Wenn eine Wand kein Hindernis mehr ist Jonathan Klein, Martin Laurenzis, and Matthias B. Hullin In: photonik, 2017
Ein noch sehr junges Teilgebiet der Computer-Vision beschäftigt sich mit der Lokalisierung und Verfolgung von Objekten, die sich nicht im direkten Sichtfeld einer Kamera befinden. Bisher waren dazu teure Spezialkameras und Laserbeleuchter mit einer hohen zeitlichen Auflösung erforderlich. Ein neuer Ansatz löst dieses Problem nun mit handelsüblicher Hardware.
Non-line-of-sight MoCap Jonathan Klein, Christoph Peters, Martin Laurenzis, and Matthias B. Hullin In: ACM SIGGRAPH Emerging Technologies, 2017
The sensing of objects hidden behind an occluder is a fascinating emerging area of research and expected to have an impact in numerous application fields such as automobile safety, remote observation or endoscopy. In the past, this problem has consistently been solved with the use of expensive time-of-flight technology and often required a long reconstruction time. Our system is the first one that only relies on off-the-shelf intensity cameras and lasers. To achieve this, we developed a novel analysis-by-synthesis scheme which utilizes the output of a specialized renderer as input to an optimizer to perform the reconstruction. In the exhibition, visitors can freely move the object around in the hidden scene, while our camera setup on the other side of the wall reconstructs the object position and orientation in real time. We hope that this first hand experience will spread excitement about possible future applications of this new technology.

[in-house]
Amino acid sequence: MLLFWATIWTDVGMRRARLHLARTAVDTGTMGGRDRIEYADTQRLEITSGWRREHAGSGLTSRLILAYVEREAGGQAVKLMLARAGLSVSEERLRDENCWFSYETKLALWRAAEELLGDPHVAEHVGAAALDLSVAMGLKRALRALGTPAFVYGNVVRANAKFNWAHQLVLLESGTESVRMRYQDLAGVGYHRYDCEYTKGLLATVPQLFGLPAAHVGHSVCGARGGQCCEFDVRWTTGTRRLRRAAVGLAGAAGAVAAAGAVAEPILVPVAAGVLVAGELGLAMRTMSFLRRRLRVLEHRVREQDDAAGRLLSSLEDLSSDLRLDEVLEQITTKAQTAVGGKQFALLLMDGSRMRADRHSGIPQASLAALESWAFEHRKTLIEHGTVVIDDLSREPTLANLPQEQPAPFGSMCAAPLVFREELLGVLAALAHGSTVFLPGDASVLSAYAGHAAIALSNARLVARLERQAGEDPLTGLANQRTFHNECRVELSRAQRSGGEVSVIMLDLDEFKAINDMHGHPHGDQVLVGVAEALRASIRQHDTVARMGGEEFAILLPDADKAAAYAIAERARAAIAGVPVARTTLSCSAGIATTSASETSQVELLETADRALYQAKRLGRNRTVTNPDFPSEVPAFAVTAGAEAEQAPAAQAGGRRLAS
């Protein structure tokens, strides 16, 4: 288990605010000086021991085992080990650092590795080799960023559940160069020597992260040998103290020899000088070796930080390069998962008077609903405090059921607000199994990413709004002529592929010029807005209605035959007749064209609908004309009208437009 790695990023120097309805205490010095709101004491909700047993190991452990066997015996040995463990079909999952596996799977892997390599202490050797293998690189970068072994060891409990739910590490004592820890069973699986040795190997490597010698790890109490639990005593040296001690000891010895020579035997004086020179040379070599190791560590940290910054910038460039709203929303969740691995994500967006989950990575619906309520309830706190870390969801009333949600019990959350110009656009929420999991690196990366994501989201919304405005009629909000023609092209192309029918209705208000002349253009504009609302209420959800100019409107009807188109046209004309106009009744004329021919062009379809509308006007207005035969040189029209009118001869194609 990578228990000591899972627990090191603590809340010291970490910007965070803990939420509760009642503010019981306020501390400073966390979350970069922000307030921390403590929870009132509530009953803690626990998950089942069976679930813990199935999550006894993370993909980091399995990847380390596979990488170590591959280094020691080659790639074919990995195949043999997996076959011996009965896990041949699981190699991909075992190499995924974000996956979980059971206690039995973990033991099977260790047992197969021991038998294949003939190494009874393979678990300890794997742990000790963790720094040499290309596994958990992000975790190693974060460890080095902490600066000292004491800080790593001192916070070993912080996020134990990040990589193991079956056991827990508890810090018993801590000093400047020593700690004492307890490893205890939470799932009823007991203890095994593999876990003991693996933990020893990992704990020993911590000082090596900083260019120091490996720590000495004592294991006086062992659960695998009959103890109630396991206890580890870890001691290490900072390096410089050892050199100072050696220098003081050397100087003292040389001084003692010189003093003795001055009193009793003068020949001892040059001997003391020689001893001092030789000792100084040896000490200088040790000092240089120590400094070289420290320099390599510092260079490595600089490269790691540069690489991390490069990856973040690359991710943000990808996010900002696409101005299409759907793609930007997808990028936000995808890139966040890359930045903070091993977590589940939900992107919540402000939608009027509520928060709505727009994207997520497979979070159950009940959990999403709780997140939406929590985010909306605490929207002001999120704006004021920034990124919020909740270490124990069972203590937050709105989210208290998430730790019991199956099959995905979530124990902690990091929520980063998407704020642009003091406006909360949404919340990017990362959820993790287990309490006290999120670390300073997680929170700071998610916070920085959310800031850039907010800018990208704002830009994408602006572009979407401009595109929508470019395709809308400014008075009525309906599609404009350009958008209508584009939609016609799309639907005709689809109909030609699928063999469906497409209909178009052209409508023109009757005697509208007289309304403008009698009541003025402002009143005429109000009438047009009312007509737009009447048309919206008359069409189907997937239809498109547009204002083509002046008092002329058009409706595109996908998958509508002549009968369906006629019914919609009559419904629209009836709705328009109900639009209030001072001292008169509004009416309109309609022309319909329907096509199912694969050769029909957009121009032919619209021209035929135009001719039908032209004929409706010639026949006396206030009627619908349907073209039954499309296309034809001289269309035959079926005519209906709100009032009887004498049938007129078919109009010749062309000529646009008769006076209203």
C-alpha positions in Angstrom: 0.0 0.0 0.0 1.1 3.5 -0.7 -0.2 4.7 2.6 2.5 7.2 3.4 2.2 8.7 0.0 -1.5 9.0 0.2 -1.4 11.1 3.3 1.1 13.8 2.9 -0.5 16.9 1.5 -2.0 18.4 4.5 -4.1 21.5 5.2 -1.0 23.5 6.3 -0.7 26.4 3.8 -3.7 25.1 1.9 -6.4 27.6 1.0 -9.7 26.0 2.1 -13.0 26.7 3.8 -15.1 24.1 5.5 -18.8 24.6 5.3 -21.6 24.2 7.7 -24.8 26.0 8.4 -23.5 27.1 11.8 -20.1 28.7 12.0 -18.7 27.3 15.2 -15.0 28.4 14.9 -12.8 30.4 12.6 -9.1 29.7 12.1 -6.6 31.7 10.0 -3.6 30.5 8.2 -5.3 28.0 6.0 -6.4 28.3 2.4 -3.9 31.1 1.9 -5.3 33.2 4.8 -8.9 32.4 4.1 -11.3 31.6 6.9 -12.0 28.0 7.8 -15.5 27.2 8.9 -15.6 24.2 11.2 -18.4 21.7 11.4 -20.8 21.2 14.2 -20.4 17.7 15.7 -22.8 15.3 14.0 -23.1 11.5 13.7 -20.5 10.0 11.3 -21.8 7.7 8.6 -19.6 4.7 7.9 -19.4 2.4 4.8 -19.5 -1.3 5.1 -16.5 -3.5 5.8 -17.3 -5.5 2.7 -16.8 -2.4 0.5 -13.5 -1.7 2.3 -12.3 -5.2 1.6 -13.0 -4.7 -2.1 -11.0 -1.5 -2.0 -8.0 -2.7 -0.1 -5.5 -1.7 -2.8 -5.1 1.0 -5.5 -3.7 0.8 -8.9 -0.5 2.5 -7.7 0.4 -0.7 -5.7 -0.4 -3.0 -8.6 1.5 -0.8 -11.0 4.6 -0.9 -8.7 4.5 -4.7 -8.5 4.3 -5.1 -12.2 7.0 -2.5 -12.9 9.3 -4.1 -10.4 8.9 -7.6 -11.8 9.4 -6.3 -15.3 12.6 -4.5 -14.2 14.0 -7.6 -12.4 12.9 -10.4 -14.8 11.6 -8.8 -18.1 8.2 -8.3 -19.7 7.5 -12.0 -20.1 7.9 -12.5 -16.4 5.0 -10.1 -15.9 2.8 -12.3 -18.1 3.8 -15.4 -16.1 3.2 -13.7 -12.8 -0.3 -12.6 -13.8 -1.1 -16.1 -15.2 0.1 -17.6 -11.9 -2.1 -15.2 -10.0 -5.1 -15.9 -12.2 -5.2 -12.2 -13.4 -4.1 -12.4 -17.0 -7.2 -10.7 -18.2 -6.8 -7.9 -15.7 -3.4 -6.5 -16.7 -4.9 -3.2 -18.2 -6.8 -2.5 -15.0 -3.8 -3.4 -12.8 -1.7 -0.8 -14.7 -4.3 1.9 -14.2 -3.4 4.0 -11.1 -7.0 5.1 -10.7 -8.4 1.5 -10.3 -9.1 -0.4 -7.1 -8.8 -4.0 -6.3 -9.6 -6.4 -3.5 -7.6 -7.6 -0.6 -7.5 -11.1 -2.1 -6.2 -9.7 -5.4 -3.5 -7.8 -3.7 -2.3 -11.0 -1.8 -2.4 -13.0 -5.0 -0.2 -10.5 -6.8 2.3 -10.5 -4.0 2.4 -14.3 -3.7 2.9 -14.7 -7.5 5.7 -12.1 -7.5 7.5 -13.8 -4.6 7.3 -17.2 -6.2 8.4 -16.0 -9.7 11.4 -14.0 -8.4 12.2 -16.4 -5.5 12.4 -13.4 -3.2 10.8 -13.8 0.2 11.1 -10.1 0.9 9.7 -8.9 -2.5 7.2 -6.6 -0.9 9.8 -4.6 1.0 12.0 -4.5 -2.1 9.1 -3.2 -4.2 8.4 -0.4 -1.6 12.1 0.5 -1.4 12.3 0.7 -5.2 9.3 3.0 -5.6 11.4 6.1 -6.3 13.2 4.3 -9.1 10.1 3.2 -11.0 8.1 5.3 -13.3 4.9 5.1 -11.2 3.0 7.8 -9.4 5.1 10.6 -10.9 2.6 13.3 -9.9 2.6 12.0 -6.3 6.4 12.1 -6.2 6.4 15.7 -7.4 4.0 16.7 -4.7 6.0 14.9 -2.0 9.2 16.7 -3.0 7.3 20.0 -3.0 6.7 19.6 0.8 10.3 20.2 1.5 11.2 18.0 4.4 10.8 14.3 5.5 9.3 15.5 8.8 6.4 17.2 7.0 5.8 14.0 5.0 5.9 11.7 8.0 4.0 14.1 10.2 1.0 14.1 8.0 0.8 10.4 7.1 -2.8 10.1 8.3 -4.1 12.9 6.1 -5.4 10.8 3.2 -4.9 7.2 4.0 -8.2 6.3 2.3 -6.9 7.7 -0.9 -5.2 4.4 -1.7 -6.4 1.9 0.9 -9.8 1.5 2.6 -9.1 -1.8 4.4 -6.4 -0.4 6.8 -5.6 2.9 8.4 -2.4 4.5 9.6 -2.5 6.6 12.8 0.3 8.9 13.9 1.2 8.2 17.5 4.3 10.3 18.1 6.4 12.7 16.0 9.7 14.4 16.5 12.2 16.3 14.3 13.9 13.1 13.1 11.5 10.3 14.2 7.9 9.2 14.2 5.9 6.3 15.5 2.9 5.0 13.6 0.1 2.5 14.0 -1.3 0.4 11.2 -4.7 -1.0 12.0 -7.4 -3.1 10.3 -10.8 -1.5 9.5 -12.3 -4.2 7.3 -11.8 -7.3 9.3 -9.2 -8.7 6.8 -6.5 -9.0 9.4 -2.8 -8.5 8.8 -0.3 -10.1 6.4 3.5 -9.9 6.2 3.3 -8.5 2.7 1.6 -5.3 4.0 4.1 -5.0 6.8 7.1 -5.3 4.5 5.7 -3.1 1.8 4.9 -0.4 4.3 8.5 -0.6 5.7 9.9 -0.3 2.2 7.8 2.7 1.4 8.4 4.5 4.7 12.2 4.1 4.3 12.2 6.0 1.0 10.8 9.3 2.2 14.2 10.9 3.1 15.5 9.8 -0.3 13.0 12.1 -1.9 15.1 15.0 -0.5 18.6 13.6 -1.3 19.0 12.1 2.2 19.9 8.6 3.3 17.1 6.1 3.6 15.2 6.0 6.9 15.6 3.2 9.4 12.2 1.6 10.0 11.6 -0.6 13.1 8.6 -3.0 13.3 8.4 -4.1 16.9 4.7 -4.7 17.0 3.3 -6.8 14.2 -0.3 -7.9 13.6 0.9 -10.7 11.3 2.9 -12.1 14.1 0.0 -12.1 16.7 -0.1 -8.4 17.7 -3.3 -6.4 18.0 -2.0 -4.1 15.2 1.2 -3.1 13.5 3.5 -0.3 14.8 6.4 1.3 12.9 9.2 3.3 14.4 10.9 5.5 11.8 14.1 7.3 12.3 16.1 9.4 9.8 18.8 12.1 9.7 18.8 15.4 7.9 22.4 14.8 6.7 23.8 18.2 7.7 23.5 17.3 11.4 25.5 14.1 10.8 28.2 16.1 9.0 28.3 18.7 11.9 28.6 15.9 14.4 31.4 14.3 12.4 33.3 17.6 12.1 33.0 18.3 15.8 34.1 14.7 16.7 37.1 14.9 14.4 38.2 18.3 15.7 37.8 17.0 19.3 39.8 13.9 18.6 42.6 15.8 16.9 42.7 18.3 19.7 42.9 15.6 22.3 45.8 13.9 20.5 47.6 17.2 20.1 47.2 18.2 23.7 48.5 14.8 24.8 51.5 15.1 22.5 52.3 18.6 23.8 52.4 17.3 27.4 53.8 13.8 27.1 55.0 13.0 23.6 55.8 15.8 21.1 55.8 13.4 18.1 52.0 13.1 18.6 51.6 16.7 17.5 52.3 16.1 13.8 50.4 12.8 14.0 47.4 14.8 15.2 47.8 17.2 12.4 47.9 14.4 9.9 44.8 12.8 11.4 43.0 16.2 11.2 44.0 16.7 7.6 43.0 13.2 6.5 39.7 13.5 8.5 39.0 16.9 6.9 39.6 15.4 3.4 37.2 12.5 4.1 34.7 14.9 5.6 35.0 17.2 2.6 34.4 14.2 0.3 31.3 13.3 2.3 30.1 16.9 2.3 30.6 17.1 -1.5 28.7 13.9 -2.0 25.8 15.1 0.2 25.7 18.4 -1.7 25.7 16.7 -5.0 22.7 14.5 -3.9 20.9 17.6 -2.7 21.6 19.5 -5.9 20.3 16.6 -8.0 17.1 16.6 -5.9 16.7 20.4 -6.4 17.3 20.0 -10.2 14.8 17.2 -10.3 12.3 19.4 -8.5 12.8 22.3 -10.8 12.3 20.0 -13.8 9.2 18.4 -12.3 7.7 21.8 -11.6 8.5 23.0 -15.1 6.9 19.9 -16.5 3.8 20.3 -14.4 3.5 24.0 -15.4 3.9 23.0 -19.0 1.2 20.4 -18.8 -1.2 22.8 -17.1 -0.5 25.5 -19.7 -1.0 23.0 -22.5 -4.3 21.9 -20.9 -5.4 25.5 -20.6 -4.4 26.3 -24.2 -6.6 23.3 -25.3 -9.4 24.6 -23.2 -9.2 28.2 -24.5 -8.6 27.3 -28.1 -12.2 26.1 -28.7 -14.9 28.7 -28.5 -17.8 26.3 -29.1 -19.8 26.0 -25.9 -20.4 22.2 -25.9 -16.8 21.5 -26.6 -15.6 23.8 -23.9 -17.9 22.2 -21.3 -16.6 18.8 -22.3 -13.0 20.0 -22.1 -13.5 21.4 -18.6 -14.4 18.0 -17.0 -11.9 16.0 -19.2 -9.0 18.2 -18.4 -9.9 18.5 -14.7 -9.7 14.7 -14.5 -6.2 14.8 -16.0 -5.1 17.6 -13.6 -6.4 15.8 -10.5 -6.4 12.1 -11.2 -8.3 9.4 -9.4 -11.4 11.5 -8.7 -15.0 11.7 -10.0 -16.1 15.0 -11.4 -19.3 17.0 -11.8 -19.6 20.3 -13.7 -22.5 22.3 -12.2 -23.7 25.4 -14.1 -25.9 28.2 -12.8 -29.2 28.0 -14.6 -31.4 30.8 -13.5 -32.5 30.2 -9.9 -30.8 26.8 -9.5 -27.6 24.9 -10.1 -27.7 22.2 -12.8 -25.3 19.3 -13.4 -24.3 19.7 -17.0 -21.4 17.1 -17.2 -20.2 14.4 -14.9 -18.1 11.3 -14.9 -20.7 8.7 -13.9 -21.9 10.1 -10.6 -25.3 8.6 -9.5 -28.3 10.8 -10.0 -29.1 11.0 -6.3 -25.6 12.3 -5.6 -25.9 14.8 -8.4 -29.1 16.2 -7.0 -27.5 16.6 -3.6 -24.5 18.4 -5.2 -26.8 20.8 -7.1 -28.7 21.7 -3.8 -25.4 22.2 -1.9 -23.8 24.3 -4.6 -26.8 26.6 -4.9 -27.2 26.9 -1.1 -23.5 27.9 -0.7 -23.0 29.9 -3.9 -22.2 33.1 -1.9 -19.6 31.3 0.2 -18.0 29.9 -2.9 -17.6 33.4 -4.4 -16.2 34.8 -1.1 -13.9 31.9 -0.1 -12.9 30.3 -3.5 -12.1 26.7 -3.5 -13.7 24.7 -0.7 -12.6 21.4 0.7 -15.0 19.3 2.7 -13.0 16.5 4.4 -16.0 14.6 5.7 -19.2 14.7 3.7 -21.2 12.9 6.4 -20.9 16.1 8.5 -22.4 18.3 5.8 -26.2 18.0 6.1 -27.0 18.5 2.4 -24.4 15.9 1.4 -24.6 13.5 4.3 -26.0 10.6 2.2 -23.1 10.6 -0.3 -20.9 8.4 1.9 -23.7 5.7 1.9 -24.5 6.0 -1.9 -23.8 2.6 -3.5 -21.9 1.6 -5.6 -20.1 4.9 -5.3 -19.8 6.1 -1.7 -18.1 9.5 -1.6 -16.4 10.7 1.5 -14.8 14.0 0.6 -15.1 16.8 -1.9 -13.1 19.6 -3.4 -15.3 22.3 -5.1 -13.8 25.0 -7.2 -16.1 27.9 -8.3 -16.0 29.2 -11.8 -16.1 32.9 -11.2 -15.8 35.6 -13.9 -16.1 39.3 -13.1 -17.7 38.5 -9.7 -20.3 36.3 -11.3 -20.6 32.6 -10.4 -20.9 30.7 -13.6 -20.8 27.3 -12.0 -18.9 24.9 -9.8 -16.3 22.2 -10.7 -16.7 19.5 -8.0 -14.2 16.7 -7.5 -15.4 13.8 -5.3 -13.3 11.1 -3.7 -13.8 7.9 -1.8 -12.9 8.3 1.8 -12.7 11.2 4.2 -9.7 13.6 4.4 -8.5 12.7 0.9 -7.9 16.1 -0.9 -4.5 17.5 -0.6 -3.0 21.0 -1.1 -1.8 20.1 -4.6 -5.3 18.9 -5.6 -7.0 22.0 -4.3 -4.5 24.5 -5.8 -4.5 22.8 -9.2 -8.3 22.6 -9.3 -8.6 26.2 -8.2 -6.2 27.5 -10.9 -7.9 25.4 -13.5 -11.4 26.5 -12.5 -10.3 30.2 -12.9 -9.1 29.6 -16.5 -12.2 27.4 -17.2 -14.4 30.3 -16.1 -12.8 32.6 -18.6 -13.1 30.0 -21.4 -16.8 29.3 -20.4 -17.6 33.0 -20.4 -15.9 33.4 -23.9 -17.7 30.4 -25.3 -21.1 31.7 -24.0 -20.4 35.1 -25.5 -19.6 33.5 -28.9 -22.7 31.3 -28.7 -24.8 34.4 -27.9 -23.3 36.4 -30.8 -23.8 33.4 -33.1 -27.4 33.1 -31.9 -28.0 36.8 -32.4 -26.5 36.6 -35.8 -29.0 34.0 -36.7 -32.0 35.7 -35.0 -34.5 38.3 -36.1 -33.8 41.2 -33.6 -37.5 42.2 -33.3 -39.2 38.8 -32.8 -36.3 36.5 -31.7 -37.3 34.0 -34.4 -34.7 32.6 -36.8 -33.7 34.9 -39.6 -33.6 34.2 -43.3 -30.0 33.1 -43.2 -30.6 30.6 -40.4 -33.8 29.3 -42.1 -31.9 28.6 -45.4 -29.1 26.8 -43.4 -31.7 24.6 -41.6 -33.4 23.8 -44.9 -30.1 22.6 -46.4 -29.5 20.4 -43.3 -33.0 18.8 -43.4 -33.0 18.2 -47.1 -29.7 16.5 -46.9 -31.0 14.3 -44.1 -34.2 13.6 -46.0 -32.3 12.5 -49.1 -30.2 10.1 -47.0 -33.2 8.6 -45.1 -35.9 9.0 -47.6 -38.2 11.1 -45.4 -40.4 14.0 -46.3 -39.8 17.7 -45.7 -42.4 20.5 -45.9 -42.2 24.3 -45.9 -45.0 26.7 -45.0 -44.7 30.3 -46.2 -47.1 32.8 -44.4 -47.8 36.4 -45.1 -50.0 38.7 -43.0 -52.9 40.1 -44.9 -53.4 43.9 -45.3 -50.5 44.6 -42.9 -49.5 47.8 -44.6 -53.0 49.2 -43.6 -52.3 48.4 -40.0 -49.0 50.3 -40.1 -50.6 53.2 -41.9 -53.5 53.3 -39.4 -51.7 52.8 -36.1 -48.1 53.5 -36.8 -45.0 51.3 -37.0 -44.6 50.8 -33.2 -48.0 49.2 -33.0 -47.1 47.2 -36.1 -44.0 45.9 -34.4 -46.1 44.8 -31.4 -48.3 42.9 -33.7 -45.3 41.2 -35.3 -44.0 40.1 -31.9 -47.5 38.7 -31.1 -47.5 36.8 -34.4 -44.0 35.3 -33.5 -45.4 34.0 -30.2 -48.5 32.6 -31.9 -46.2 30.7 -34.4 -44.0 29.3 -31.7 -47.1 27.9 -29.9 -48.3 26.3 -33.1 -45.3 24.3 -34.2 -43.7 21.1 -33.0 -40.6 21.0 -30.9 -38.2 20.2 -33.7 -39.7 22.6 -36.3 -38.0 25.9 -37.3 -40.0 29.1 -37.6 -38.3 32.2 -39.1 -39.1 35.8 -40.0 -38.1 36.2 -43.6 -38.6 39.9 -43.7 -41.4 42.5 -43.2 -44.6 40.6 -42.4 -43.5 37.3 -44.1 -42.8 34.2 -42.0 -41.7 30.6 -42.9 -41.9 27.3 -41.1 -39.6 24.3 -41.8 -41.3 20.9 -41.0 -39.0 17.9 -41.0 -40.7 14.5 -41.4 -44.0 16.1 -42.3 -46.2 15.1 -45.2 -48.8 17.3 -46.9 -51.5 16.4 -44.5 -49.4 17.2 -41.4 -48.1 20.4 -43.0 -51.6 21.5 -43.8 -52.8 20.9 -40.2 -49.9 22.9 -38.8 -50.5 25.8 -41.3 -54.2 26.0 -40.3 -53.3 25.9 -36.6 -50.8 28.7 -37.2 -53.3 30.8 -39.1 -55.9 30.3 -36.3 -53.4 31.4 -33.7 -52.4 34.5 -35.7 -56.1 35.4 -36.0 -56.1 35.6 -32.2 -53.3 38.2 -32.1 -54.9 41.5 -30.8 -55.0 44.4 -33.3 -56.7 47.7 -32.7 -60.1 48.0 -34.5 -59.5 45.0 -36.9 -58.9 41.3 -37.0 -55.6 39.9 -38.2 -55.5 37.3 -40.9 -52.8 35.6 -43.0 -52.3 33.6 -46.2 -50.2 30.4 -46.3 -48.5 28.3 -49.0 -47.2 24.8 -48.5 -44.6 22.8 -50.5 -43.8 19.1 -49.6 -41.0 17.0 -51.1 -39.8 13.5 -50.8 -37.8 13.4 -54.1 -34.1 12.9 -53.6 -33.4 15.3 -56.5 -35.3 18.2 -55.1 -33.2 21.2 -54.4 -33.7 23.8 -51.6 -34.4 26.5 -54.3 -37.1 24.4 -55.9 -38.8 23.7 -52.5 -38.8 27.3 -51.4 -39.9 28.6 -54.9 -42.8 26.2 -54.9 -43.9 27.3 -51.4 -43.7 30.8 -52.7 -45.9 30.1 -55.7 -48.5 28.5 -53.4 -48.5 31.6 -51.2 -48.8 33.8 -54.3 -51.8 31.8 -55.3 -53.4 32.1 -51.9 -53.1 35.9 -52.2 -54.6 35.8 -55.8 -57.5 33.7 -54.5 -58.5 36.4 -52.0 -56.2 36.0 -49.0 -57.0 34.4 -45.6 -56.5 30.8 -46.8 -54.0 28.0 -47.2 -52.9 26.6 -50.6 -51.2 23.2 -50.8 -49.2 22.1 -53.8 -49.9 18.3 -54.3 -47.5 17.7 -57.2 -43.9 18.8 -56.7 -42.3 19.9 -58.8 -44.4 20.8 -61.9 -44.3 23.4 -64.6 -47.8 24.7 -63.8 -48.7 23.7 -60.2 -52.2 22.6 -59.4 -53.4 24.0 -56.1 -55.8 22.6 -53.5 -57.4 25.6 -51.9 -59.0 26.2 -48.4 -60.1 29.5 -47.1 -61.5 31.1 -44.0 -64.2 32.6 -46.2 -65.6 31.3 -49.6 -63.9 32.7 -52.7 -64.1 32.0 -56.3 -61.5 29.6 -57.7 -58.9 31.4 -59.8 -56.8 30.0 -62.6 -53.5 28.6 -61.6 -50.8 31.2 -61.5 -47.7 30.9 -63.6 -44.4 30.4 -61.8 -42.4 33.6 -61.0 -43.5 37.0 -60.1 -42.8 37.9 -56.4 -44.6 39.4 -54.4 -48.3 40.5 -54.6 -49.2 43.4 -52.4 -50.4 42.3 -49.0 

Transient light imaging laser radar with advanced sensing capabilities: reconstruction of arbitrary light in flight path and sensing around a corner Martin Laurenzis, Jonathan Klein, and Frank Christnacher In: SPIE Laser Radar Technology and Applications, 2017
Laser radars are widely used for laser detection and ranging in a wide field of application scenarios. In the recent past, new sensing capabilities by transient light imaging have been demonstrated enabling imaging of light pulses during flight and the estimation of position and shape of targets outside the direct field of view. High sensitive imaging sensors are available give the chance to detect laser pulse in flight which are sparsely scattered in air. Theory and experimental investigation of arbitrary light propagation paths show the possibility to reconstruct the light path trajectory. This result could enable the remote localization of laser sources which will become an important reconnaissance task in future scenarios. Further, transient light imaging can reveal information about objects outside the direct field of view or hidden behind an obscuration by computational imaging. In this talk, we present different approaches to realize transient light imaging (e.g. time correlated single photon counting) and their application for relativistic imaging, real-time non-line of sight tracking and reconstruction of hidden scenes.